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Cloud-bound users could be the unmigrated

While HP has been quietly building up its cloud messaging, the company is counting on another shift in its business server base. Hewlett-Packard would be happy if computer IT operations got to be something you'd rather not manage yourself. For the companies who haven't migrated yet, because of the cost of that journey, the cloud could be a way to save the search through replacement applications.

Nicolas Fortin of Speedware weighed in on the prospects of getting 3000 sites onto cloud enterprises. Speedware uses some cloud offerings itself, hosted by Activant, its parent entity. But the important part of the message is how the same kind of customer who can't find a replacement for apps could be served by a diligent cloud provider. 

"In our experience with the HP 3000 migration market," he says, "companies who aim to replace their custom-built applications with packaged apps or commercial software are more open to consider cloud computing or an Internet-based software-as-a-service kind of model to serve their needs."

So if running your own DIY migration project might be years away, or out of your budget, the traditional migration project management can be used by anybody who can afford it. Or you can keep search the cloud in the meantime, if that HP 3000 simply must go.

Packaged application replacement was popular among 3000 migrators for awhile, but many companies hit the wall trying to find and customize software built for generic companies. Fortin explains the match between sites which feel they must buy and maintain their own computers and IT infrastructure.

Customers who use our migration solutions tend to aim for low-risk, lift and shift migrations of their existing custom-built applications and related supporting environment. They usually purchase their own servers, software and own the infrastructure that powers them, so they don’t really opt for a cloud computing or software-as-a-service model, since they host the apps locally. Some of them of course choose to “virtualize” their server environment to respond to their specific computing needs, stay agile and to aim for a lower Total Cost of Ownership, but that virtualized environment is localized and internal, not outsourced. Note: This also applies to the IBM mainframe and AS/400 markets.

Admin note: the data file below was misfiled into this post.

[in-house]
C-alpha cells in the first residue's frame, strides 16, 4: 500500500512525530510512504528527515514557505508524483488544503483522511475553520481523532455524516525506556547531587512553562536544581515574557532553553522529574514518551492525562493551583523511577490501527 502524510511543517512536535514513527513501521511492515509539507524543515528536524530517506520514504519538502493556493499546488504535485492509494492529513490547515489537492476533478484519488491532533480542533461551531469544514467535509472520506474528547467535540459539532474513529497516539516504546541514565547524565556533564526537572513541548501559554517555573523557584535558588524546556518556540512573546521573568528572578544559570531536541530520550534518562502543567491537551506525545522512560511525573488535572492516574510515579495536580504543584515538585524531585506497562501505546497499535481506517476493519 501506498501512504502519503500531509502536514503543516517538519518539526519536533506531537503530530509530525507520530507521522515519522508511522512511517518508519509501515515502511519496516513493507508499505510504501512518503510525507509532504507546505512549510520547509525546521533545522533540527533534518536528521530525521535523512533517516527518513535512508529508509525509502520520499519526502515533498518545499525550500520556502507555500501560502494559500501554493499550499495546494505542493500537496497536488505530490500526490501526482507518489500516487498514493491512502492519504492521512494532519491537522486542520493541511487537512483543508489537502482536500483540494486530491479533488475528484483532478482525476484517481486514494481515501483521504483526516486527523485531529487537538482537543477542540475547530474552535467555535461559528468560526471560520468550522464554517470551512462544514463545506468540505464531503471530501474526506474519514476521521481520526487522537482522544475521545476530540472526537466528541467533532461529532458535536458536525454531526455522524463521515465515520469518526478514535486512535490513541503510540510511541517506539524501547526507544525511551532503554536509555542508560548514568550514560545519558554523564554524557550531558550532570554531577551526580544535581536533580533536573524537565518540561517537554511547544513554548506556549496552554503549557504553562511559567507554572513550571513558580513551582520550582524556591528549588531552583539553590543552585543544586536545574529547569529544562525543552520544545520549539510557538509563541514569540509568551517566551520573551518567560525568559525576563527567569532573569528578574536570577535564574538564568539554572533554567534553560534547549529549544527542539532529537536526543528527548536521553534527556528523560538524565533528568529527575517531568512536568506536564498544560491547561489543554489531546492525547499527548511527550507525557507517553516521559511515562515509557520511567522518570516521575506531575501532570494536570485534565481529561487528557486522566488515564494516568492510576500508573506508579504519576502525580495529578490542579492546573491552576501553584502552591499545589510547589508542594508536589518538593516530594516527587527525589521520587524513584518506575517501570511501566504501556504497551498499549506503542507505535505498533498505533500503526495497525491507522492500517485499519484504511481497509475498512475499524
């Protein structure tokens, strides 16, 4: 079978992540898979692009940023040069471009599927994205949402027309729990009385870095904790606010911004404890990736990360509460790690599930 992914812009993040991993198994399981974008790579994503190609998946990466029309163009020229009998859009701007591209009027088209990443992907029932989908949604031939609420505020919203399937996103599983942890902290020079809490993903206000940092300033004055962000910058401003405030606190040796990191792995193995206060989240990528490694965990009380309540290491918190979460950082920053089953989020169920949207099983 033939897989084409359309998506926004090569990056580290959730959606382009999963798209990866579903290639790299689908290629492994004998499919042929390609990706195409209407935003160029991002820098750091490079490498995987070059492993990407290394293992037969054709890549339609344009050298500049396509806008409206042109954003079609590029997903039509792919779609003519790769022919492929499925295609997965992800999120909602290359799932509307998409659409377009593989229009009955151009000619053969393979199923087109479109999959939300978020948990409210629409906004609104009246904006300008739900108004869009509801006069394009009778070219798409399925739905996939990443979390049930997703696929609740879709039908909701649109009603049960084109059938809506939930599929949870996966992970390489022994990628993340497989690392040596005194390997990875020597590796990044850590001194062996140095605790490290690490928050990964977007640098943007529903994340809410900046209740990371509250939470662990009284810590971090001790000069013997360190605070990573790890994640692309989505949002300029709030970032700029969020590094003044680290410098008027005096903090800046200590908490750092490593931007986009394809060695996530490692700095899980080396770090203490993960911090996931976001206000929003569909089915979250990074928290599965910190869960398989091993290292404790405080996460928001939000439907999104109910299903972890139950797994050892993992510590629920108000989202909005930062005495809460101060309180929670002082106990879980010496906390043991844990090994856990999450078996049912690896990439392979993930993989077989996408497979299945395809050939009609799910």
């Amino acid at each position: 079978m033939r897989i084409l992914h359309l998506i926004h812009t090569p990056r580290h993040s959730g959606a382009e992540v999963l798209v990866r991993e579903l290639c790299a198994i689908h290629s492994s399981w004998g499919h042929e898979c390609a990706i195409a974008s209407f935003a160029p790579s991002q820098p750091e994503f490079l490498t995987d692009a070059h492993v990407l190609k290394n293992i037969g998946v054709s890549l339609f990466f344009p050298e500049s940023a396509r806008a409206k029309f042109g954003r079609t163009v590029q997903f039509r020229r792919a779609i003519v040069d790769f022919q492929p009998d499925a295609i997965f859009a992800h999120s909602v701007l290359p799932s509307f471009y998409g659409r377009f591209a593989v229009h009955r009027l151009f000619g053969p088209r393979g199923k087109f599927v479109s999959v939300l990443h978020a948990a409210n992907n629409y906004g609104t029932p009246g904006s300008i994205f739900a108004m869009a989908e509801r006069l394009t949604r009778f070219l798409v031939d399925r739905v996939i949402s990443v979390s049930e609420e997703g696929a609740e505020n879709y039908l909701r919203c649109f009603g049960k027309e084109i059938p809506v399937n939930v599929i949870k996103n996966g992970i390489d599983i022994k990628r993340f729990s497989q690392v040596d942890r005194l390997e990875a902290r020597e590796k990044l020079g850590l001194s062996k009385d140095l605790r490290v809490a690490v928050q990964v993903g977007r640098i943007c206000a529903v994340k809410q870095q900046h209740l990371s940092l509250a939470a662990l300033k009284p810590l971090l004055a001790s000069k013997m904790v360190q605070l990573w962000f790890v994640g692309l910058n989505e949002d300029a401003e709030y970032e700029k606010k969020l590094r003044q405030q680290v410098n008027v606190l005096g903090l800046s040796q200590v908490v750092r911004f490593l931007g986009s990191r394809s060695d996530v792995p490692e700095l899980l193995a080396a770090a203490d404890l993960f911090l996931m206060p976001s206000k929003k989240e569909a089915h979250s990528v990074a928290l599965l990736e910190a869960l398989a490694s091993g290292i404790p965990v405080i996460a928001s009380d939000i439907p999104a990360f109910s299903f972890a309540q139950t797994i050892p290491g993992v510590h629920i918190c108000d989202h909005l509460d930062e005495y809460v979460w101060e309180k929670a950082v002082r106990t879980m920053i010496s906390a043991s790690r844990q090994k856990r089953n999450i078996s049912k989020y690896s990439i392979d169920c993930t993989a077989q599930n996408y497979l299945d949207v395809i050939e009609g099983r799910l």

Another migration services supplier, MB Foster, has a similar look at the longer-term future for the smaller 3000 shop. Birket Foster has said companies which once could afford to maintain and build out their own IT -- using the built-in value of the HP 3000 model -- will find that outsourced computing, from places as ubiquitous as their Internet/phone vendor, represent the future. "By 2012," he said, "we’ll be closer to the point where the hardware is totally irrelevant and the operating system is totally irrelevant."

Because the skills sets for those elements will be hard to come by, people who are going to manage and update security for systems will be working for the Regional Bell Operating Companies (RBOC) and ISPs. The larger hardware vendors want to do a virtualized farm for an RBOC. The servers you once spent half a million dollars on are being replaced by systems that cost $20,000. The vendors can’t sell the same number of servers, so they have to find a way of consolidating. 

The remaining 3000 sites which feel like they must migrate are now tied up in budgetary concerns. Their next step is to employ the polished tools to move their customized apps themselves. They can do this, with enough staff time to spend on the task. Speedware is among many suppliers of the needed tools, Fortin said. "Customers who buy our software to do the migration themselves," he said, "get training and a jump-start service that installs the product locally on their servers -- so again, no perceived benefits for clouds."

Tools from a raft of other suppliers including MB Foster, ScreenJet, Marxmeier Software, Minisoft, Hillary Software -- the list has become so long and polished -- will make DIY happen. But the DIY site will need in-house expertise.

A decade ago, the 3000 division at HP bought a company called Open Skies to sell 3000-based software as a service to the airline industry. The division was ahead of its time. An alliance like the one HP announced with Microsoft earlier this month shows how the vendor is getting more serious about getting servers out of small shops. Not just the 3000s, but everything except the PCs that will climb up to the apps in the clouds.

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